Air classifiers (also called air separators) include any gas, but clean air is used preferably and the classification in the medium to submicrometer particle range (1000 to 0.1 micron) is effected in a stream of air, using a combination of any of the following forces: gravity, drag, collision and centrifugal. Other classifier devices such as grates and screens/sieves operate in the large to medium range (500 mm down to 0.15 mm or 150 μm: 100 U.S. Standard Mesh). Density is insignificant when using screens or sieves, but is a major factor in air classifier where fluid drag forces are involved.

Centrifugal separators (or cyclones) are widely used in the chemical/pharmaceutical industry and for the removal of solid and liquid (aerosol or ultrafine particles) matter from gas streams. Cyclones are considered separation equipment even though a superfine (ultrafine) fraction entrained in the outlet gas which must be recovered in another separation step-as in a cyclone downstream. They have a medium collection efficiency (80-95% for 15 to 50 μm size: 325 Mesh) and a high throughput (Theodore et al. 1976).

The Mumford-Moodie Separator, patented in 1885, is similar to the Sturtevant Whirlwind (Klumpar et al. 1986). Solids are fed into a rising clean air stream, using a rotating distributor plate that imparts a centrifugal force. Large particles drop into an inner cone (tails or fine discharge); the ultrafine fraction (10 to 420 μm: 40 Mesh) is swept upward by the action of an internal fan, separated from air between vanes in the expansion section of the outer cone, and collected at its bottom. The air, separated from the ultrafine in the outer cone, is recirculated continuously up to the distributor which spreads the incoming feed into the ascending air. Thus, the updraft classifier incorporates almost all the key forces, whereas a cyclone only uses the gravitational-inertia force.

The magnitude of these forces is highly dependent upon the diameter of the particle, either through its dependence on the mass of the particle, or through the drag coefficient and characteristic area. Large particles are mostly affected by gravity and centrifugal forces, whereas intermediate-sized and small-sized/ultrafine particles will be affected mostly by aerodynamic drag force. Industrial air classifiers (centrifugal) are made by Sturtevant Inc., C. E. Raymond, Humboldt Wedag, Polysius, Smidth Sepax, Hardinge Gyrotor and Onoda.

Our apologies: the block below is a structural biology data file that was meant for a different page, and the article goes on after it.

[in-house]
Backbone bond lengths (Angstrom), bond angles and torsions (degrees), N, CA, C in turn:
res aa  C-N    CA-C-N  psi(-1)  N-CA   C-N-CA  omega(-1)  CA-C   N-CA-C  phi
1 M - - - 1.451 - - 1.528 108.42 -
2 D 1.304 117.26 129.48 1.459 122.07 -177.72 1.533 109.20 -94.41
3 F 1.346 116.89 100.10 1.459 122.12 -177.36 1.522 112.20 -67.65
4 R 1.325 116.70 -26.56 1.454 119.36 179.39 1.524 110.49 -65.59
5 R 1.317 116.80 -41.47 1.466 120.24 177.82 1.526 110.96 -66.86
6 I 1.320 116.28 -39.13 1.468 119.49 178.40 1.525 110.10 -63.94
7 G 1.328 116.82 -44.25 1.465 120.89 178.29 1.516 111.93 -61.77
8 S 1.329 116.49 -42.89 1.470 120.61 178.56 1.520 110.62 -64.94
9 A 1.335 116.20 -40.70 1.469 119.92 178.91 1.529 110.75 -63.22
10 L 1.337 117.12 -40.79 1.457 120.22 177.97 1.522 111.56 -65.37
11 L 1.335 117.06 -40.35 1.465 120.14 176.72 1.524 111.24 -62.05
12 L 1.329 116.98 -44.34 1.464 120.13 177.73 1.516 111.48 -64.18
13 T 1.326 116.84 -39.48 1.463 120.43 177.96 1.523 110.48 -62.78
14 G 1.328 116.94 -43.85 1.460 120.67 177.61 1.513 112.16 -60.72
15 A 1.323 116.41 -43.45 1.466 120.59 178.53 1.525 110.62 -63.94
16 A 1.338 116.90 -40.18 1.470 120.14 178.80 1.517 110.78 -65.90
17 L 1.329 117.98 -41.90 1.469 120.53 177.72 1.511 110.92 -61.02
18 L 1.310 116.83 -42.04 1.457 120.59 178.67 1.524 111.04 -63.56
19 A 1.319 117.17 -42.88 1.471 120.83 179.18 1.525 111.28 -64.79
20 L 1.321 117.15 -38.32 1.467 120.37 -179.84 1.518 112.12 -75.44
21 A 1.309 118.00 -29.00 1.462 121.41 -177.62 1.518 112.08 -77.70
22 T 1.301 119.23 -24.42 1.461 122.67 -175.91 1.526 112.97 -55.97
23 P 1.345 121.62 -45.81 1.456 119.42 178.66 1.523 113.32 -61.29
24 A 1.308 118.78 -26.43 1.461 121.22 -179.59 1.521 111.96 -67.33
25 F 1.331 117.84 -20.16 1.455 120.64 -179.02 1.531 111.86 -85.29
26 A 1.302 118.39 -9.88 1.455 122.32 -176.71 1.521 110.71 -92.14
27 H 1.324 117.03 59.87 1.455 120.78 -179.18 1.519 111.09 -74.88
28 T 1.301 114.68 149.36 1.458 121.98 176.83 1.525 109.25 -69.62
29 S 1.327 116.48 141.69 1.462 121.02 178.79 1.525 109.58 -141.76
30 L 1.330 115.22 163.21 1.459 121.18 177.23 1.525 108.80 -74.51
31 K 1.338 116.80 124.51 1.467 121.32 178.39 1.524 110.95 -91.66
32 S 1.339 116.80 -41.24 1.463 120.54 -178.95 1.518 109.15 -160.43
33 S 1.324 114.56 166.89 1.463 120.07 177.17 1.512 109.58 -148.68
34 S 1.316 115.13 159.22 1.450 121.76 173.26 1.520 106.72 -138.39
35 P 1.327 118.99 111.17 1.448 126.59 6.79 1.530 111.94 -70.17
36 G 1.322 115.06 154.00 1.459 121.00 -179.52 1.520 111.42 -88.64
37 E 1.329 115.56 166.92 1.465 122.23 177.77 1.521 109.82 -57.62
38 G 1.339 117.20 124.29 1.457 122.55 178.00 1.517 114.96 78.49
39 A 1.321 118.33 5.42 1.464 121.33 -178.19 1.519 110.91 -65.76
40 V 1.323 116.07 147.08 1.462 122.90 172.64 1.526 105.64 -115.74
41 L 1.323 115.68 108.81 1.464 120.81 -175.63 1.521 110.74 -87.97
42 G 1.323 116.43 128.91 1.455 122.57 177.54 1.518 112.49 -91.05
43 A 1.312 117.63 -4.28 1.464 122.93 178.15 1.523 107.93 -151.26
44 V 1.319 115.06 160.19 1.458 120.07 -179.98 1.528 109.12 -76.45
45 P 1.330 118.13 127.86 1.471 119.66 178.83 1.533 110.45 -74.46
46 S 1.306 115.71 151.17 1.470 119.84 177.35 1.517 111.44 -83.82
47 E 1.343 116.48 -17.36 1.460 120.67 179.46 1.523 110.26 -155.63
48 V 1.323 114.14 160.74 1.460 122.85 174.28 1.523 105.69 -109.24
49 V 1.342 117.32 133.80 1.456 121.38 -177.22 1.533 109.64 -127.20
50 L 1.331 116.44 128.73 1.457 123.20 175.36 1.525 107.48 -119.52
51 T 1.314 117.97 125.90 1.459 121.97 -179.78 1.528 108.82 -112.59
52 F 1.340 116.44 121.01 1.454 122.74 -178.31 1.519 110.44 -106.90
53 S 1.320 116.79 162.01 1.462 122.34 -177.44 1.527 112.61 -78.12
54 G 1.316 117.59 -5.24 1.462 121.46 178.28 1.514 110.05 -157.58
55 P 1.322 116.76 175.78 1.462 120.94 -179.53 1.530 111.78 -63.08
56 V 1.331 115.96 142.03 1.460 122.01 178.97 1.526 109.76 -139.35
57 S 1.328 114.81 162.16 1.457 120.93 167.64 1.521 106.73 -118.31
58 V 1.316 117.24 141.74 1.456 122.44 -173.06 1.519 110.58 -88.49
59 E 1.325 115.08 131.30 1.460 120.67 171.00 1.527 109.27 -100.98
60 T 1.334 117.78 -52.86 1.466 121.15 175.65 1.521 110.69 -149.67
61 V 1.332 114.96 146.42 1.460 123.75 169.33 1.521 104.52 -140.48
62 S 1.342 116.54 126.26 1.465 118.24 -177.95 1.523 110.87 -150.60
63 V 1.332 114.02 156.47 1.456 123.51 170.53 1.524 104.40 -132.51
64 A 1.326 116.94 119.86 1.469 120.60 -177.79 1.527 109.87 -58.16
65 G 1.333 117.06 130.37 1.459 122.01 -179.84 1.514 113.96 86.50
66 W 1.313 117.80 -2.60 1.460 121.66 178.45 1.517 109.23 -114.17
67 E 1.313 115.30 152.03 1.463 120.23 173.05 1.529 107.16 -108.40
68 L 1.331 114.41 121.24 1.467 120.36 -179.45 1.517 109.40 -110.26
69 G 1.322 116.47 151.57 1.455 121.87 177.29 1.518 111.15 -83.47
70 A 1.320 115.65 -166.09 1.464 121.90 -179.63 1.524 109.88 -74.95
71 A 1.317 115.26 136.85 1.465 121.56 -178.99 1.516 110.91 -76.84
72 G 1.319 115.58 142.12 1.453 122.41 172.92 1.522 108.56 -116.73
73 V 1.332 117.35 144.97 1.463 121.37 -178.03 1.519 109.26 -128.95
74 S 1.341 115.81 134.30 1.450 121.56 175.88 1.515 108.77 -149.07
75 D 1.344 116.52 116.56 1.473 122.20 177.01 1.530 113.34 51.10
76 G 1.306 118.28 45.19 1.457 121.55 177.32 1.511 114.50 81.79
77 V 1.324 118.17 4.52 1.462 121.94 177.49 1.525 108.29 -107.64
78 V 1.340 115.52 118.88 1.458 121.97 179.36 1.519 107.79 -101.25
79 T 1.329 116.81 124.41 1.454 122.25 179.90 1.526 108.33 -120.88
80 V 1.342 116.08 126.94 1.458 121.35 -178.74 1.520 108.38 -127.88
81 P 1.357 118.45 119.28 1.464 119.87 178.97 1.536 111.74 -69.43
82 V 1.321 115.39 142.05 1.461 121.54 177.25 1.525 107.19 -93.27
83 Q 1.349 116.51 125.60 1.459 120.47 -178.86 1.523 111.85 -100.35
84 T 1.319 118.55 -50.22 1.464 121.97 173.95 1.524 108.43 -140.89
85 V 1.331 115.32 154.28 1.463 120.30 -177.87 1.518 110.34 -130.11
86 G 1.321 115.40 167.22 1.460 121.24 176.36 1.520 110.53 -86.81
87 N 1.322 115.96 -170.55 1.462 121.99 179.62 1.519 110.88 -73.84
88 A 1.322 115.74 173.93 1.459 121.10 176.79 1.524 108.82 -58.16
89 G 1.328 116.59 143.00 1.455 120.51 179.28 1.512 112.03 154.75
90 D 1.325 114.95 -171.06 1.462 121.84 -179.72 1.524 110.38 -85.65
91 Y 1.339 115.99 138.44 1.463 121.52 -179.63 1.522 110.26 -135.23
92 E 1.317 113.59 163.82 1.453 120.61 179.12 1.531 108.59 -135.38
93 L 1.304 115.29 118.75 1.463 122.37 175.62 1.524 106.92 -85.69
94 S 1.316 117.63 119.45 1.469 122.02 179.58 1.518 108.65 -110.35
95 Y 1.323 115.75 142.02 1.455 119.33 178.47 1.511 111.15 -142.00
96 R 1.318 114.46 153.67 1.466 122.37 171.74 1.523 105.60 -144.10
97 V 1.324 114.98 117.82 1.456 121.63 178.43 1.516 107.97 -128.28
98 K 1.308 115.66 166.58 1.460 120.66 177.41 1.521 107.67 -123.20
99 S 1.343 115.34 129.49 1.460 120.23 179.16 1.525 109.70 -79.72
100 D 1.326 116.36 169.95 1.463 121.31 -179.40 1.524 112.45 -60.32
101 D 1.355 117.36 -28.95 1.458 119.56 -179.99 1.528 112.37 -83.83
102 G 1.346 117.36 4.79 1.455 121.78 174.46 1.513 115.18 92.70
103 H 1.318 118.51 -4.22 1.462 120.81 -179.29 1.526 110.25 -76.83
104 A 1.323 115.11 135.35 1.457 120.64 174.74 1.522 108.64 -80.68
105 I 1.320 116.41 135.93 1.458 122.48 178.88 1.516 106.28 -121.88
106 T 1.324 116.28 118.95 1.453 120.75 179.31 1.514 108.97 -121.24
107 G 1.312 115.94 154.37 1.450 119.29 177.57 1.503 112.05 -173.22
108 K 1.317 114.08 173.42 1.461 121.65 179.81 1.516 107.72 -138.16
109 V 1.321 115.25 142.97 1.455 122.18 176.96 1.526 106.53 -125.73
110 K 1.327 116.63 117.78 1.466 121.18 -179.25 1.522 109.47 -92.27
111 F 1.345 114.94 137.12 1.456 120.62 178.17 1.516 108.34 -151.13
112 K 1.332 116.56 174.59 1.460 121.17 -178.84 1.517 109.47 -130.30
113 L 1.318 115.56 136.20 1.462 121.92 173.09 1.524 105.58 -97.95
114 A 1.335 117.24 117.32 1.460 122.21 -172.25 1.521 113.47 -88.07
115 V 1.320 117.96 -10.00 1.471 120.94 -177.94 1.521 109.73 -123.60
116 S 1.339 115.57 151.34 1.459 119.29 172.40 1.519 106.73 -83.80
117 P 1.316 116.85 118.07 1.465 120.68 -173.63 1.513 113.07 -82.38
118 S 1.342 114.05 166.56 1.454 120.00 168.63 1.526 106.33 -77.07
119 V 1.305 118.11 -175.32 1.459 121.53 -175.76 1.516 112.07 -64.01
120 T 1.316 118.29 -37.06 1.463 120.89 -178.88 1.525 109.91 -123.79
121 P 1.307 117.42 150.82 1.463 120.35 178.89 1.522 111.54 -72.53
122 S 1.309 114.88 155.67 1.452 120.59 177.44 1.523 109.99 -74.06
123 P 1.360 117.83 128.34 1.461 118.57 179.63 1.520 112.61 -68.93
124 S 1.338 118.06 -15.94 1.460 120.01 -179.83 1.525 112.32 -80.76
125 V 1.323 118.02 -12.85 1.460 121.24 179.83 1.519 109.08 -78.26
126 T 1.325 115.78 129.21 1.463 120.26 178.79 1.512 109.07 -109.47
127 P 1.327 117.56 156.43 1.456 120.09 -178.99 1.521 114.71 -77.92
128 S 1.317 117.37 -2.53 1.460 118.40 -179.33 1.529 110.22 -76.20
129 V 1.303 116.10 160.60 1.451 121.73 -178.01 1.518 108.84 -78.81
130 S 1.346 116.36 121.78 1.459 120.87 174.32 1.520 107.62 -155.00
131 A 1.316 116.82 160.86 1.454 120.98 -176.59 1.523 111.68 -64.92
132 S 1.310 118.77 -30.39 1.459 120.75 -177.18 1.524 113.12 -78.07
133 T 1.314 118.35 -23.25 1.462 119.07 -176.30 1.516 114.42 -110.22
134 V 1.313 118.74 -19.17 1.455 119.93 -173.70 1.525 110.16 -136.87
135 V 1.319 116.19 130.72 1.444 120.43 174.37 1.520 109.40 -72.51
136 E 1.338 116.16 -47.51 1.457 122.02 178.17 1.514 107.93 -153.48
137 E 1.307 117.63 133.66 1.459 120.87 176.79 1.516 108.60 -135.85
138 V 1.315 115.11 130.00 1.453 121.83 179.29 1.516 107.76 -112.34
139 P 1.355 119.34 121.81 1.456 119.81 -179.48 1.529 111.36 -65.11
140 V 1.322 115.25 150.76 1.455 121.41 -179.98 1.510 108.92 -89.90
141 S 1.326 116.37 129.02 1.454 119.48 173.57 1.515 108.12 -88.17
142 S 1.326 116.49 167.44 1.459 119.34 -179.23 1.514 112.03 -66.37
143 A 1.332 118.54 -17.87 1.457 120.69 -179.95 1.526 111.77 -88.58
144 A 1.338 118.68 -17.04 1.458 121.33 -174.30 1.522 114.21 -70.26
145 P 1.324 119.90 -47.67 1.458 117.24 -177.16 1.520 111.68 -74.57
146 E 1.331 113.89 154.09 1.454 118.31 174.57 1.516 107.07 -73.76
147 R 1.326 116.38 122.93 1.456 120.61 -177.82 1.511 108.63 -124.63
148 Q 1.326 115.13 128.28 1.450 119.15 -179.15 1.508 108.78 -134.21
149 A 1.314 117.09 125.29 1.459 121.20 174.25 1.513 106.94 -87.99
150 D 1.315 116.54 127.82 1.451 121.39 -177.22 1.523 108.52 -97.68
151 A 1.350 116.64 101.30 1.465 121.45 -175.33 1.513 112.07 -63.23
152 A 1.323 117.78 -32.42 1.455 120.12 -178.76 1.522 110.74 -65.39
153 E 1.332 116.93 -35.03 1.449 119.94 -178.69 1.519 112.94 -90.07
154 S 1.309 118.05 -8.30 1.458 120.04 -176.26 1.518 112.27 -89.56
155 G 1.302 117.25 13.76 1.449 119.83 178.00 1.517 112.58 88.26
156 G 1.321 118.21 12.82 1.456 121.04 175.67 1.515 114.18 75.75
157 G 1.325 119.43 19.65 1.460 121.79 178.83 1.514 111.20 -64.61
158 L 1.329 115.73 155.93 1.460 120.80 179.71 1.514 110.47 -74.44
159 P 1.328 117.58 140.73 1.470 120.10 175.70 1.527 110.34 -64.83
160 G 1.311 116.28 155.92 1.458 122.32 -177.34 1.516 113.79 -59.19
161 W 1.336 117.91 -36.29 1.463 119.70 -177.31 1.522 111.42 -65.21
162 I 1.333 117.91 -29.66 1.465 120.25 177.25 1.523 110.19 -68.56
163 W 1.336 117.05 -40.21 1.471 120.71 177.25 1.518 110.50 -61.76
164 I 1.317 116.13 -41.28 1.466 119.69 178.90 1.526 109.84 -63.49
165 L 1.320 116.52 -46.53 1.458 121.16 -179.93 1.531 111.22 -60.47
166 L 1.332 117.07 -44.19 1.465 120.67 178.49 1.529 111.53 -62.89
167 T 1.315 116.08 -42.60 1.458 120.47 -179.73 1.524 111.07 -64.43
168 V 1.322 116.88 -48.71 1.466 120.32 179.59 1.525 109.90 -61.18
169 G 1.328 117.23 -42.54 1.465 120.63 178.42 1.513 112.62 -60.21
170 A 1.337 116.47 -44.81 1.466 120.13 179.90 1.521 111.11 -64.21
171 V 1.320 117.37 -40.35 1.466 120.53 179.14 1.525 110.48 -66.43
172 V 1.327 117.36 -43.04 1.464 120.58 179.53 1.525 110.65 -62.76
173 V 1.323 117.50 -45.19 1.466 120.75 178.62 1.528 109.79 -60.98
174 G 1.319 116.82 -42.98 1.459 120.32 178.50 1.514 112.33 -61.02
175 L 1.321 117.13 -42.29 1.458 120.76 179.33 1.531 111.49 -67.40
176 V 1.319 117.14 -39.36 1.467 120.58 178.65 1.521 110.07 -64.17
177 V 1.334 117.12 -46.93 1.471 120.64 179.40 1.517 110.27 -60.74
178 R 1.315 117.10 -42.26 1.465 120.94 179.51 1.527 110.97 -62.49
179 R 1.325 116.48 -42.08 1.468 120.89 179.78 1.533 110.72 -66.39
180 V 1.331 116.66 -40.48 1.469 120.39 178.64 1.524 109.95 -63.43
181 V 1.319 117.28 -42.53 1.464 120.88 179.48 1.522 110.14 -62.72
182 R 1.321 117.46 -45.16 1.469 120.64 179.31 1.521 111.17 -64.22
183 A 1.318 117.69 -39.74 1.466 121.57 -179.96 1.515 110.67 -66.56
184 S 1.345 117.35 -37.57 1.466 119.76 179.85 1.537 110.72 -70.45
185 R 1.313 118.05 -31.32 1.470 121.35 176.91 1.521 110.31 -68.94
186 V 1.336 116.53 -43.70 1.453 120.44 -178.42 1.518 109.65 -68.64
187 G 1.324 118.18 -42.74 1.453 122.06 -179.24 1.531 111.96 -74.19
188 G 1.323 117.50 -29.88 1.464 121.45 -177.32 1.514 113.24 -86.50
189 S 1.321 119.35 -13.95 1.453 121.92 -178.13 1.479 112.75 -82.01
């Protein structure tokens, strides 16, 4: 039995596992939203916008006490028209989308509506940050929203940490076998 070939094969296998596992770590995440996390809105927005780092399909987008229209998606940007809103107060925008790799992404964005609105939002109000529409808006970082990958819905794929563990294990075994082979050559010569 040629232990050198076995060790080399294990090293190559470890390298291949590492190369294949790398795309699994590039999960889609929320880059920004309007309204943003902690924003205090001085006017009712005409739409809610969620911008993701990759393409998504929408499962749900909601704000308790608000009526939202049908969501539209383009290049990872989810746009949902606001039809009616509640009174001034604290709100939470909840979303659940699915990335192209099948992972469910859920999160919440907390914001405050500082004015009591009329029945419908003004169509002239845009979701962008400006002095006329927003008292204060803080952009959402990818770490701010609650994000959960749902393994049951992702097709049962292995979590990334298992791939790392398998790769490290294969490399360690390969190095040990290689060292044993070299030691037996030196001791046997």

Corn flour processors can generate added value from their industrial operations in one of three approaches: developing new products from new hybrids, increasing the yield of traditional products from corn, and improving process efficiency at a lower unit cost. In the past, this has been done by methods and using an apparatus in which the grain is cooked and/or steeped in a lime-water solution such as those disclosed in U.S. Pat. Nos. 2,584,893, 2,704,257, 3,194,664, and 4,513,018. These prior art methods for the industrial production of masa flour involve accelerated lime precooking and steeping times with large amounts of soluble-waste (1.2-2.0% COD: Alvarez and Ramirez, 1995) and corn solid loss (˜1.5-2.5%: 50-60% dietary fiber, 15-20% ash, 15% starch, 5-10% protein and <5% fat).

Many and varied methods for the production of instant corn flour for food products involving lower amounts of water with low-temperature precooking for a high yield of the end product have been developed, as reflected by the following U.S. Pat. Nos. 4,594,260, 5,176,931, 5,532,013, 6,387,437 and 6,638,554. In this connection, reference is made to U.S. Pat. Nos. 4,594,260, 5,176,931, 5,532,013, and 6,265,013, which also require low-temperature drying. On the contrary, U.S. Pat. Nos. 4,513,018, 5,447,742 5,558,898, 6,068,873, 6,322,836, and 6,344,228 have used a high-temperature dehydration or rapid cooking in place of a low-temperature cooking.

Having in mind the disadvantages of the prior art methods, several studies not only have used a low-temperature and rapid precooking with minimum wastewater, but also separate corn fractions as reflected by the following U.S. Pat. Nos. 4,594,260, 5,532,013, 6,025,011, 6,068,873,6,265,013, 6,326,045 and 6,516,710.

A few applications for acidic steeping or precooking were also tested to convert a traditional corn processing into a novel chemical or biochemical process with reduced wastewater (U.S. Pat. Nos. 1,045,490 and 6,322,836 or WO Pat. 00/45647). Three recent innovations have been published (WO Patents: 00/45647, 01/98509 and WO 2004/023892 A1) for the preparation of a modified corn foodstuff using either a reducing agent (metabisulfite), or an acidic reductase enzyme or hydrosulphite as processing aids and added during the corn cooking stages such that its native protein was partially modified.

Although the above described prior art methods are capable of partial precooking of corn for a modified masa foodstuff, corn grit and broken corn, a continuous industrial application using not only a sulfiting precooking but also a centrifugal separator yielding ultrafine and fine corn flours for dairy and cereal-foods was still unavailable in the market at the time of the invention.


Accordingly, it is an object of this invention to provide a complete departure from the prior art and rapid precooking methods of thermal, mechanical, chemical and biochemical or enzymatic processing of whole corn in order to control starchy endosperm pregelatinization and protein denaturation using a sulfite precooking during the continuous production of ultrafine and fine corn flours for dairy-based and cereal-based foodstuffs.